The beautiful game is back and better than ever in EA Canada’s latest iteration of the best-selling sports franchise in the world, FIFA 18. While not a lot has changed since last year’s game, there are certainly some quality of life improvements that are of note.
One of the most noticeable changes comes with the addition of quick subs. Before starting a match in most game modes, players are given the chance to select three possible subs you might want to make. Say you always sub a midfielder off to give some added energy in the final 30 minutes. All one needs to do is indicate who to sub in for your starting player, and you’re given the prompt to make the change during a stoppage in play, helping avoid a pause menu and breaking up the flow of the game. This is especially nice when playing an online match when pausing the game could stop play for up to 30 seconds every time. Of course, you still need to pause to make any changes not pre-determined with quick subs, but it’s still nice to make that quick change.
Another change made is with how penalties are taken. Last year, you could move your penalty taker around with the right stick, which is still present here, and start the runup by pushing forward on the left stick, allowing you to set your power in the process. Now, the runup doesn’t start until after the power is set.
Other than these changes, the gameplay feels pretty similar to FIFA 17, which is a good thing. Player movement feels great with animation taking priority over button input. The flow of the game seems a little slower, which helps with the realism factor. Ball shielding, which was introduced last year, feels better from my perspective and shielding from a defender only to take the ball around them to start an attacking run is satisfying.
Sound is also an important factor to any sports game, helping transport the player to the field, and FIFA 18 does an overall great job with some caveats. There seems to be an emphasis on supporter chants this go around with crowds loudly chanting throughout the game. Crowd reactions to on-field events help create an engaging atmosphere, but they can sometimes feel exaggerated and over the top. A ball that goes soaring over the goal by 20 feet does not need that loud of a gasp. Martin Tyler and Alan Smith are back for the commentary, although I’m not sure anything new was recorded. Story mode aside, players will find all the same and tired lines in the past few games here and they get old immediately.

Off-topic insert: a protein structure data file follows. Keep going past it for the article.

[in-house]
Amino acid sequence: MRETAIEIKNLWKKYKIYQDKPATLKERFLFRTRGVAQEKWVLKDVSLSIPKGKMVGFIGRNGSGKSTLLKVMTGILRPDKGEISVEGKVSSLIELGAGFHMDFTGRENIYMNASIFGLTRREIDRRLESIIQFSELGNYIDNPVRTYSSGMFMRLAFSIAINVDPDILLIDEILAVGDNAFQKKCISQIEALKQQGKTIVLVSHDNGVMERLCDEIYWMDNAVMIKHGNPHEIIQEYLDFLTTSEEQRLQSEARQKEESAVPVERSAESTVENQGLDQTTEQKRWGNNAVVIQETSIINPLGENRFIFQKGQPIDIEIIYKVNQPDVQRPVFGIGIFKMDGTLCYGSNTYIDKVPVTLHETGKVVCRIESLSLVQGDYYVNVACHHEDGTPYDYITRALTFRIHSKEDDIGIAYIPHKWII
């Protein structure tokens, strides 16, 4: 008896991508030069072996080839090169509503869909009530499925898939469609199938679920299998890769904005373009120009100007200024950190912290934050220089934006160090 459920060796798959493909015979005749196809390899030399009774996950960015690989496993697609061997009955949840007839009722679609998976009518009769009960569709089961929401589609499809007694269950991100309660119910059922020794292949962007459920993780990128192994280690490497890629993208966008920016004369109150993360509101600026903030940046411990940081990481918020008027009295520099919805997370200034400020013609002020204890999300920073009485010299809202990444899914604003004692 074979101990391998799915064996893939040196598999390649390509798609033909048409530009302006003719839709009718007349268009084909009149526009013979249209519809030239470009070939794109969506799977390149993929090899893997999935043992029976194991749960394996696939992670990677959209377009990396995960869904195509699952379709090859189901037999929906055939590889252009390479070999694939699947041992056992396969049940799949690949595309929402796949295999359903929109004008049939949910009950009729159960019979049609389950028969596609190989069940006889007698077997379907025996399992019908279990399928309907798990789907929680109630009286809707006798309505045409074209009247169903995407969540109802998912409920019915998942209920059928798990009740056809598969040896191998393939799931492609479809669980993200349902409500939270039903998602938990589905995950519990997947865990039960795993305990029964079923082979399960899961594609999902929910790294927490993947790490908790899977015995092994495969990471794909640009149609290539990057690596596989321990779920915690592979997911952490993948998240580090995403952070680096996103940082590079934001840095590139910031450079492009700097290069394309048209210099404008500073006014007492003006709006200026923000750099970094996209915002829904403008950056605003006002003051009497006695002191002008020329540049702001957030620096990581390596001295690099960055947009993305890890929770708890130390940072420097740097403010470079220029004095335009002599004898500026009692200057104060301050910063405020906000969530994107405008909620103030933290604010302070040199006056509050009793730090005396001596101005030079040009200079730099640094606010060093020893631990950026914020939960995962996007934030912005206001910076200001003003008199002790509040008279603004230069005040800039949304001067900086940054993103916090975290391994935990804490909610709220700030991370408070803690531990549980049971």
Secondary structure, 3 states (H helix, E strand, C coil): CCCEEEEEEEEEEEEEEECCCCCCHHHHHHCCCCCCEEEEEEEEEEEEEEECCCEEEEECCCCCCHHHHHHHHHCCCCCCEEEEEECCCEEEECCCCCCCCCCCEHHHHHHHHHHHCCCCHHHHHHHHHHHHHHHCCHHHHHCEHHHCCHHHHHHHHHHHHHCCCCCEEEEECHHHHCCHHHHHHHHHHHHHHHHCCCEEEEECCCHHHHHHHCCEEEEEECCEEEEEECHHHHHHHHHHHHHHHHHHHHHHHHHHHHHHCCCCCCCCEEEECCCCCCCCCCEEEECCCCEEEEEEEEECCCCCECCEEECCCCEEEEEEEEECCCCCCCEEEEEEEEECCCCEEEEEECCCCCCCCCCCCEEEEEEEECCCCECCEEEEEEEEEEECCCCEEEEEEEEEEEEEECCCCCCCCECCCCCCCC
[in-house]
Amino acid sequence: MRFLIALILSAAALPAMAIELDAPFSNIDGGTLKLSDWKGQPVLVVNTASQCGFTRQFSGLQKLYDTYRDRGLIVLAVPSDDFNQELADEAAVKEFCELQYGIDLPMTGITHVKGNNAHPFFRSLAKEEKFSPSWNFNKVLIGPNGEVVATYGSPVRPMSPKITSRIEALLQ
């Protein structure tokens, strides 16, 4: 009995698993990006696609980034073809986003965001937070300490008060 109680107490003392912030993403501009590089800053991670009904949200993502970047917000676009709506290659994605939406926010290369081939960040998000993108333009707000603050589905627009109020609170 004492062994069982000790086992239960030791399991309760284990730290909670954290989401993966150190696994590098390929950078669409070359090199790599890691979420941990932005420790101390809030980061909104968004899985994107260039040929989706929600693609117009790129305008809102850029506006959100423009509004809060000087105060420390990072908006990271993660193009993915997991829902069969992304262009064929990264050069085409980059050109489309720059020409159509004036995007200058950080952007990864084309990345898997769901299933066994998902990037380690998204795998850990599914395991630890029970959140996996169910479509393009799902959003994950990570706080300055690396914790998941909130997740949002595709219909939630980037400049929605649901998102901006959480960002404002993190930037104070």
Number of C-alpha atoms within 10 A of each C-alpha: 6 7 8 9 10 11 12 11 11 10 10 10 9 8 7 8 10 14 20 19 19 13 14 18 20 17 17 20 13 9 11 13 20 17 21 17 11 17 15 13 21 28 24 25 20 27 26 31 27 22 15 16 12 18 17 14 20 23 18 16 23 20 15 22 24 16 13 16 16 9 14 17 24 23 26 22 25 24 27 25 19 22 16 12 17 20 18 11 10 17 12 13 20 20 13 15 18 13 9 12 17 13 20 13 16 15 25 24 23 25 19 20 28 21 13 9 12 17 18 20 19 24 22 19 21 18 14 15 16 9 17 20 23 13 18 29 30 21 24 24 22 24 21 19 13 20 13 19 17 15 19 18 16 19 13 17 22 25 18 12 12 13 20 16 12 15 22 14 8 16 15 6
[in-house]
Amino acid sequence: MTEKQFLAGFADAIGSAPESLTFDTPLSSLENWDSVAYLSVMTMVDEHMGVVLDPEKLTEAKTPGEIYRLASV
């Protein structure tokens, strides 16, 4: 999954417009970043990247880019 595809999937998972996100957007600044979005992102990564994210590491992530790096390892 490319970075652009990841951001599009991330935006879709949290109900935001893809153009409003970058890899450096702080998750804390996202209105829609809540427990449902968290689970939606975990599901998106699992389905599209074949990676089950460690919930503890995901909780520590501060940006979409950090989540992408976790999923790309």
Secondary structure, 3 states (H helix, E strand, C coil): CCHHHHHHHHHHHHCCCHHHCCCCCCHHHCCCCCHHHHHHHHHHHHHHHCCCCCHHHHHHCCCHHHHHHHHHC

The game’s look has also improved a bit over its predecessor. Running on the Frostbite 3 engine, the fields, stadiums, and character models look great. Any players that had their likenesses in the game look fantastic, and all the animations are fluid and realistic, with a few exceptions. Goalkeepers in slow motion still have that “on/off” switch when reacting for a save, but this is only noticeable in replay. EA might be reaching the end of the rope with this version of the engine, but they’re still able to make an incredible looking game.
FIFA 18 includes the return of last year’s story mode with The Journey: Hunter Returns. Hunter Returns has players take back control of football prodigy Alex Hunter as he continues his emerging career. Things begin during the pre-season with whichever Premier League team chosen to play for in the previous game, but the story soon takes Hunter to teams in the MLS and across Europe.
New this year are some customizable options for Alex, such as the ability to change his appearance both on and off the pitch. You can now change his hair style, add some tattoos, and adjust his kit options. Alex also has a greatly expanded skill tree with things to unlock as he grows his overall player rating. Also new are chapter objectives. Over the course of a chapter, players are tasked with completing optional objectives to unlock bonus rewards like hairstyles or additional followers. Some examples are “Take 10 shots” or “Do 3 skill moves”. Since they’re optional, not completing them doesn’t take away from the game, but they also don’t add a whole lot as they can sometimes be difficult to achieve depending on play style and difficulty.